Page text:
Maciej Wróblewski (Nicolaus Copernicus University, Poland)
Kate Douglas (Flinders University, Australia)
The twentieth and twenty-first centuries have been characterized by war and military conflict, from the Great War, WWII, Korean War, Vietnam War, through to the War in Afghanistan, Somali Civil War, Yugoslav Wars, War in Rwanda, Iraq War, Syrian Civil War, Russia-Ukraine war—these events have resulted in an overwhelming loss of lives.
According to UNICEF, children are routinely affected more seriously than adults during wartime:
Forms for Encounter & Exchange: Artist-led approaches to public pedagogy in the Asia Pacific region
Call for Abstracts: Special Edition of the Public Pedagogies Journal 2022
Keywords: the commons, informality, community, ethics, publics, collectives, grassroots, art & activism, peer learning, public/private space, engagement, collaboration, radical pedagogy.
Queer Studies in Media & Popular Culture, a refereed academic journal now in its seventh volume, is currently seeking manuscripts addressing how the construction of sexual/gender identity as conveyed in recent media and popular culture is changing. We are looking for essays that investigate such areas as non-binary genders, trans identities, and intersectionality, among others.
Journal of American Studies of Turkey (JAST): Special Issue on Italian American Material Culture
Guest edited by Elisabetta Marino, University of Rome “Tor Vergata”
Deadline for submissions: December 31, 2022
In 2015, the case of Rachel Doležal sparked a heated debate about transraciality and helped to establish an academic examination of the subject. The scholarly consideration of transraciality is in its formative stages and this edited collection is an effort to expand and develop the existing discussion. The first of its kind, this volume will include interdisciplinary contributions from scholars who bring a wide range of perspectives and approaches to the subject. We are interested in chapters that help us, as an academic community, better understand transraciality as a concept or practice.
“A metaphor,” wrote philosopher Monroe Beardsley in his Aesthetics (1958), “is a miniature poem, and the explication of a metaphor is a model for all explication.” Beardsley recognized the interpretive value of the trope, and metaphor offers a rich site to deepen cultural, artistic, and literary understanding of the early modern period. This panel seeks papers across disciplines that offer new theoretical frameworks for engaging with early modern metaphor. It also aims to foster transdisciplinary dialogue among panelists. Possible topics include visual metaphor, scientific and mathematical metaphor, metaphor in translation, poetic and literary metaphor, legal metaphor, Renaissance theories of metaphor, and problems of interpretation.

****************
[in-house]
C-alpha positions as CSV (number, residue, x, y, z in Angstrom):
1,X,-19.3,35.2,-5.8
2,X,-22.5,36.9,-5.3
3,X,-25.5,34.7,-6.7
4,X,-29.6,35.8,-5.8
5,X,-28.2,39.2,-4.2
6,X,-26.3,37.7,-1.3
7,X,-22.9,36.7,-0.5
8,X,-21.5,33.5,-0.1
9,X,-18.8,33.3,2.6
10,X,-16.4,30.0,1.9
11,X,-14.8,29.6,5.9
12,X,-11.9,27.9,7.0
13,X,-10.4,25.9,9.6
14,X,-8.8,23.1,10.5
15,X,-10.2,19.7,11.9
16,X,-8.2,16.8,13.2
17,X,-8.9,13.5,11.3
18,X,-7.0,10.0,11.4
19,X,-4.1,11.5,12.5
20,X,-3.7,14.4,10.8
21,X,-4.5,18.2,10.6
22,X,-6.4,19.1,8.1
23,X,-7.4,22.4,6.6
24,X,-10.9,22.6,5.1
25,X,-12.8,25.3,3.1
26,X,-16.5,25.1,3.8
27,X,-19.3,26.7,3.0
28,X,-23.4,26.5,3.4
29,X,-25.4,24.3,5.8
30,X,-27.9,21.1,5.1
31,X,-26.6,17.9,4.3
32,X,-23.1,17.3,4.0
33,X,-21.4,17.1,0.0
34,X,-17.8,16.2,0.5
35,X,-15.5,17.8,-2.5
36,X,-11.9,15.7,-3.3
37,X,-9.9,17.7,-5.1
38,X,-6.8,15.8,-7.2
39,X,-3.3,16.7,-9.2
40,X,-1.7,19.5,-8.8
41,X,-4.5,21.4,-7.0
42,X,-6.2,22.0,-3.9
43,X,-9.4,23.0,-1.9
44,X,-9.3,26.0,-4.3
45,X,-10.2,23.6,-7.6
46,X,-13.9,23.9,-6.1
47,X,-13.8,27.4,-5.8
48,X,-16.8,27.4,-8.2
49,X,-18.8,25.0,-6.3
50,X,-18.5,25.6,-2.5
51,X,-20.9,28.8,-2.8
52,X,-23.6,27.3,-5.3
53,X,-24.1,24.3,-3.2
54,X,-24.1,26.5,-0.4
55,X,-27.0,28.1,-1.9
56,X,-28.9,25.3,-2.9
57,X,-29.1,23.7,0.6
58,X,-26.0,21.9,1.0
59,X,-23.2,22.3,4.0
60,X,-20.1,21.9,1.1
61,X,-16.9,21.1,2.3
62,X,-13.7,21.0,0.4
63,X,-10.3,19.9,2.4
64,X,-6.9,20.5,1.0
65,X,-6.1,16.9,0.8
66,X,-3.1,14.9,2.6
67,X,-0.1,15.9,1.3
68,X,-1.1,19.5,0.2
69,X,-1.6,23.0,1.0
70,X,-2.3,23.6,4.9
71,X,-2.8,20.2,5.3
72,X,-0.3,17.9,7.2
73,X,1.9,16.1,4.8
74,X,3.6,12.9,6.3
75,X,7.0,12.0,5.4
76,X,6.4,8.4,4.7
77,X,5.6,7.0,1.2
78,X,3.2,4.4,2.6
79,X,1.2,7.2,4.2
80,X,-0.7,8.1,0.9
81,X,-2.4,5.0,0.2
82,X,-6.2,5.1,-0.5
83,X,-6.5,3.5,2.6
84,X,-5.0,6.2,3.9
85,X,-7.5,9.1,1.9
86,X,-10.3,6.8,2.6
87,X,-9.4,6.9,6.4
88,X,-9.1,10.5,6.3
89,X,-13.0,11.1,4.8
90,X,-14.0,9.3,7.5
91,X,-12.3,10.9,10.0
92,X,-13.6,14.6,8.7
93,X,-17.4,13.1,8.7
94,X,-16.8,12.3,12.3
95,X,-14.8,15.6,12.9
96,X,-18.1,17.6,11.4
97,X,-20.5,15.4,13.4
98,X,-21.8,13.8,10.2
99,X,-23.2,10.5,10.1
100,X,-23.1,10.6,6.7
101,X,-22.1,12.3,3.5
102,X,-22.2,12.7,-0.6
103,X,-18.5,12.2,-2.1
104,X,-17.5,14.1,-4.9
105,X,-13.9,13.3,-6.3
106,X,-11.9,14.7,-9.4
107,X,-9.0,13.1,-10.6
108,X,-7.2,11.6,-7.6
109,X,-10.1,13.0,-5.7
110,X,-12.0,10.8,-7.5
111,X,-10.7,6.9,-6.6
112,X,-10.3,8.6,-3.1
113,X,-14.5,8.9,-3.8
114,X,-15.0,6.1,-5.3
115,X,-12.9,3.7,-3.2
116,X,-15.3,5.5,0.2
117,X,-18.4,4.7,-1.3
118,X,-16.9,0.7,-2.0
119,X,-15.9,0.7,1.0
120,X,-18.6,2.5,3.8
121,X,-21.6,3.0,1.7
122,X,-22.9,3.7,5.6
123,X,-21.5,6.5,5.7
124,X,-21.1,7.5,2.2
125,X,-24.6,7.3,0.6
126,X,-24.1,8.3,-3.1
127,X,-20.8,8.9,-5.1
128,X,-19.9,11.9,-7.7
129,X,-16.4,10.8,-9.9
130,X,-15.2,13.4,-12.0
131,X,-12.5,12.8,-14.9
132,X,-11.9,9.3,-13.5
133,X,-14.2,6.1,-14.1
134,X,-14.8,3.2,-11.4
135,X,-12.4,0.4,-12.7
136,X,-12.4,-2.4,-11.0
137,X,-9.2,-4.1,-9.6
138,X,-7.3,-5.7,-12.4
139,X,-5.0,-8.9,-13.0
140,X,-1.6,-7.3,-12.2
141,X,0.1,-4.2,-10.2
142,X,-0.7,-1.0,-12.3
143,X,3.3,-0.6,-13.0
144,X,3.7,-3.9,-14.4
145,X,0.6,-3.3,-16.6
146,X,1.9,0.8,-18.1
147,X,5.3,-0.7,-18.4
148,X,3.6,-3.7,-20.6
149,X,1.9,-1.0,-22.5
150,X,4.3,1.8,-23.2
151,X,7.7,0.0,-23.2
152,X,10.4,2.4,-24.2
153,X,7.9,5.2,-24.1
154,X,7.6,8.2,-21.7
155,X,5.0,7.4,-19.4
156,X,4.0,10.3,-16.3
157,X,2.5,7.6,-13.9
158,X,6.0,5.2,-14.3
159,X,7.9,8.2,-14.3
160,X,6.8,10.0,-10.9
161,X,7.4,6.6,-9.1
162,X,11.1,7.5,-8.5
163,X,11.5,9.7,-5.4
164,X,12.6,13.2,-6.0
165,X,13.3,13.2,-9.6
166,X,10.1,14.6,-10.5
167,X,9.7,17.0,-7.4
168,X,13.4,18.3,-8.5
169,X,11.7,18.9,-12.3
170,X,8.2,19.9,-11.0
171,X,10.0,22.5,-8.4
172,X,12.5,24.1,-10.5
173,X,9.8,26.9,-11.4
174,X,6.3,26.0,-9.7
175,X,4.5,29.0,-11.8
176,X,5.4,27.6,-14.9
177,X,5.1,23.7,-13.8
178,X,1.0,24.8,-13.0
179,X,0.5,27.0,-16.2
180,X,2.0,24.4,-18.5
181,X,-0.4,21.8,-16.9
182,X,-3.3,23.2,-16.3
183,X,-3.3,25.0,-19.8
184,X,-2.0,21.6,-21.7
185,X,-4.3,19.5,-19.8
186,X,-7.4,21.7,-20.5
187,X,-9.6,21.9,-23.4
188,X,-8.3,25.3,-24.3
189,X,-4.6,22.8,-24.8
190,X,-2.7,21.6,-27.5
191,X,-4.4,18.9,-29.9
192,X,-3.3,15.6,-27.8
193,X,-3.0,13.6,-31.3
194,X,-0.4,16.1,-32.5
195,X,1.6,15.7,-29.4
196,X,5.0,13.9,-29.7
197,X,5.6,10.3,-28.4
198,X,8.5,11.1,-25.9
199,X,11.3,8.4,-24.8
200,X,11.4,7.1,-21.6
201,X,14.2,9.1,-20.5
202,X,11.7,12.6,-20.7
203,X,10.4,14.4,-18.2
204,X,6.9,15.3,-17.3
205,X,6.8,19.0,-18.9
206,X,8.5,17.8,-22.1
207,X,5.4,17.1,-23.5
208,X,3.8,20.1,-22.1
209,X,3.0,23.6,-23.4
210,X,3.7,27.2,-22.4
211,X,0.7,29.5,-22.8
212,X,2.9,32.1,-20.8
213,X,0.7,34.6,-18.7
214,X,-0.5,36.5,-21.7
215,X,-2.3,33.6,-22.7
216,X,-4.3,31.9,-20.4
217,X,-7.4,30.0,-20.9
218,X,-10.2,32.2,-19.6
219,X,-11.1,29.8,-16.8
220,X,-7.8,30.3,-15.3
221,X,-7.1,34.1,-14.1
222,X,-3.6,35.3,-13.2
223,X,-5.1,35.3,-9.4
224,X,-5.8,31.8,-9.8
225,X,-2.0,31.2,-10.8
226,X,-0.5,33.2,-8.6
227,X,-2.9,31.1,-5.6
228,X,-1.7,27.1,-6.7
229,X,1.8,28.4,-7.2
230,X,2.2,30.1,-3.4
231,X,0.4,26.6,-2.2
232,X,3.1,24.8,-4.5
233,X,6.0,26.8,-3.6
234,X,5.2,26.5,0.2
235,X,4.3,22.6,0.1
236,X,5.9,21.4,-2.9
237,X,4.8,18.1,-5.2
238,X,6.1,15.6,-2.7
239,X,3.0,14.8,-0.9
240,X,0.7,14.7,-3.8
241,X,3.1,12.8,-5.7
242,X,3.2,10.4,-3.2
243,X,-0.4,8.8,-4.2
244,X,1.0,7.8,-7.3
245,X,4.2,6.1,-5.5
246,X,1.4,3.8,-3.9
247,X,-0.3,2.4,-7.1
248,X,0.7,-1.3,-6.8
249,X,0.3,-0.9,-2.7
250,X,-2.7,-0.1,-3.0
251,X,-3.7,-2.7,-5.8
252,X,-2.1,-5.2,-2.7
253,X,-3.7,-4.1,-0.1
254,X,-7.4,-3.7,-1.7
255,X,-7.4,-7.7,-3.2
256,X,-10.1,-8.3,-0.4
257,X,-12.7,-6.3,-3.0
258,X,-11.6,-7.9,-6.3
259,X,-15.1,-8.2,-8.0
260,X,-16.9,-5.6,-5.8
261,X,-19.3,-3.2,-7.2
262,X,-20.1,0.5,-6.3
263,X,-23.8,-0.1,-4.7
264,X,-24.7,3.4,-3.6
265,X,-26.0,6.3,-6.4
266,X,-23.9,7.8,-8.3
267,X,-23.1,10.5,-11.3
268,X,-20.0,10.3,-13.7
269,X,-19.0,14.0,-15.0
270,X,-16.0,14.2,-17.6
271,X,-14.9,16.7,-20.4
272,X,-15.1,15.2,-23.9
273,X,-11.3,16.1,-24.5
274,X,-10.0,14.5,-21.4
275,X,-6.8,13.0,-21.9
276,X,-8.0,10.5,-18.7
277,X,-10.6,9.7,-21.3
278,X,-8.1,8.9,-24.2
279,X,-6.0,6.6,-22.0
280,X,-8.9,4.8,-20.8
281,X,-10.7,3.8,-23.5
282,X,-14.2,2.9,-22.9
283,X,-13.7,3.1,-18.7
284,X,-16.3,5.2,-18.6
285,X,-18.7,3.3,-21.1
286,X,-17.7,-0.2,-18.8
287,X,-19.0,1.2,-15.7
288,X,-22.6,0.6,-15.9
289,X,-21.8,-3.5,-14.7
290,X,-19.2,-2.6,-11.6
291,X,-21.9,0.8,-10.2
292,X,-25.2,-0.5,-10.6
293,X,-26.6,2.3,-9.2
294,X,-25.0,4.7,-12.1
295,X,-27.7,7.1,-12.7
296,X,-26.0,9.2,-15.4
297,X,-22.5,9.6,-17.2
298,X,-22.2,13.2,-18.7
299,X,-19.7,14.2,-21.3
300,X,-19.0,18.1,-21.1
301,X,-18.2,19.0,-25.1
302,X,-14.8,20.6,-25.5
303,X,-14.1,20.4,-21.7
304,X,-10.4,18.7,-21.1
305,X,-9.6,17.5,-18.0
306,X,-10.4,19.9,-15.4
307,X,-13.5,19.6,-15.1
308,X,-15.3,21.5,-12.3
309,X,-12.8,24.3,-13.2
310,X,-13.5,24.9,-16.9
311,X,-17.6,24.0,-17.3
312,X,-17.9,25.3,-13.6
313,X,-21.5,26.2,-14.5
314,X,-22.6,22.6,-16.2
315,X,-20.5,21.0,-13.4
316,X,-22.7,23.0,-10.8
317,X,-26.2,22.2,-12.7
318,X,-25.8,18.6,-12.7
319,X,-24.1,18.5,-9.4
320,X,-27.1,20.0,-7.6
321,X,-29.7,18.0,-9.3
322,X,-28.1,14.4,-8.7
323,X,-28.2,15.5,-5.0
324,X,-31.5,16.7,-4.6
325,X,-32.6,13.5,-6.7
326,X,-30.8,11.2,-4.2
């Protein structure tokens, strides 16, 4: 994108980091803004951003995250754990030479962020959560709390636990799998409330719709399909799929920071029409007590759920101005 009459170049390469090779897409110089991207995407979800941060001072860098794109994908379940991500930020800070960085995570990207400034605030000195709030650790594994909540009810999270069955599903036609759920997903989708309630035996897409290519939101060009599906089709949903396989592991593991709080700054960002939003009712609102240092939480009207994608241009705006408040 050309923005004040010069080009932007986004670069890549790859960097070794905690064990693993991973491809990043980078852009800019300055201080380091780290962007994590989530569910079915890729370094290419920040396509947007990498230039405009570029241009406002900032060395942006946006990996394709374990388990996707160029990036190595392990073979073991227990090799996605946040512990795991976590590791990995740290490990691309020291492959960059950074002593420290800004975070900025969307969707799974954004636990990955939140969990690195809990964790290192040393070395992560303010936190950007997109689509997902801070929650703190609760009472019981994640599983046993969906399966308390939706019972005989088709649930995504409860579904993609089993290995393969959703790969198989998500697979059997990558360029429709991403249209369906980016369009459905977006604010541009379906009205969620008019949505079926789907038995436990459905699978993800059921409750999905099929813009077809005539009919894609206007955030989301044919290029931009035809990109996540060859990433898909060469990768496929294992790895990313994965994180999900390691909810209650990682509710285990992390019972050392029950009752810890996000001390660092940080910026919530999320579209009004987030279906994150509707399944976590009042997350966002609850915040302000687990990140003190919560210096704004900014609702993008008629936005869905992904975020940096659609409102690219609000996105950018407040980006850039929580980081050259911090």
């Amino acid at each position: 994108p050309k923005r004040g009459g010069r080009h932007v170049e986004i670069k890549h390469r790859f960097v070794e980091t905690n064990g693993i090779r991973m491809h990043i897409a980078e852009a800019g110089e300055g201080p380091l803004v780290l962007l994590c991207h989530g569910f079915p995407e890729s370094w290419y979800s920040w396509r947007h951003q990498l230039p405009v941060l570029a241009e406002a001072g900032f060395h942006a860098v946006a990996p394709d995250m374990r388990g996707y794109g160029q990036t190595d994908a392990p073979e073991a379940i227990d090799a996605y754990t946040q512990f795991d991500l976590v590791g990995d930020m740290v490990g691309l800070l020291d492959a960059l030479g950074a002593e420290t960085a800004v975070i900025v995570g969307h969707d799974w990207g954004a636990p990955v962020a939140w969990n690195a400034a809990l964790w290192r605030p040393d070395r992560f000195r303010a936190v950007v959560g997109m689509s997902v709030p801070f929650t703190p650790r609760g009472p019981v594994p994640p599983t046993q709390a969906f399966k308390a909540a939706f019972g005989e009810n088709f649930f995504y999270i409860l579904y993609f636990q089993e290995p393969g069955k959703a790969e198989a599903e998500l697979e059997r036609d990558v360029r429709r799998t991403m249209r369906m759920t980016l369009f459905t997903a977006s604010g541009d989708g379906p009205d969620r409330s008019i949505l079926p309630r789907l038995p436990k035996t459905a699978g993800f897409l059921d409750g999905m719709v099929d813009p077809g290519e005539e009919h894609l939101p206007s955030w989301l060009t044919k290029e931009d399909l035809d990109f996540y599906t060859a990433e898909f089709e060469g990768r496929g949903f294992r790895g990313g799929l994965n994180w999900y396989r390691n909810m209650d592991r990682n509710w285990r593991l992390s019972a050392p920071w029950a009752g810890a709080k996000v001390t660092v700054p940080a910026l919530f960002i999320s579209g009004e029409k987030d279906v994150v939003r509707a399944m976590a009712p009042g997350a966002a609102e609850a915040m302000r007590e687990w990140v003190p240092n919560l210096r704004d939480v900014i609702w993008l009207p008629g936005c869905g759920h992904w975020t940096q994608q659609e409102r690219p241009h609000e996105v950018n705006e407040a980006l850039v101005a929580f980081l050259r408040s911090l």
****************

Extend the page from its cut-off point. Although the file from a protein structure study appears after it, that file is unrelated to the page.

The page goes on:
Special Issue: Staging Crisis in Contemporary North American Theatre and Performance, December 2022
Deadline: 1 August 2022
Special Guest Editor:
Felicia Hardison Londré (University of Missouri Curators’ Distinguished Professor Emerita of Theatre)
Diana Benea (University of Bucharest), email@example.com
Ludmila Martanovschi (Ovidius University, Constanța), firstname.lastname@example.org
Humanities Bulletin Journal - Call for papers
Submission Deadline: April 25, 2022
Vol. 5, No. 1 - May, 2022
Humanities Bulletin is a multidisciplinary peer-reviewed Journal which features original studies and reviews in the various branches of Humanities, including History, Literature, Philosophy, Arts.
This journal is not allied with any specific school of thinking or cultural tradition; instead, it encourages dialogue between ideas and people with different points of view. Our aim is to bring together different international scholars, in order to promote the dialogue between cultures, ideas and new academic researches.
The Journal is hosted by London Academic Publishing, London, UK.
CONCEPT NOTE AND CALL FOR PAPERS
CALL FOR PAPERS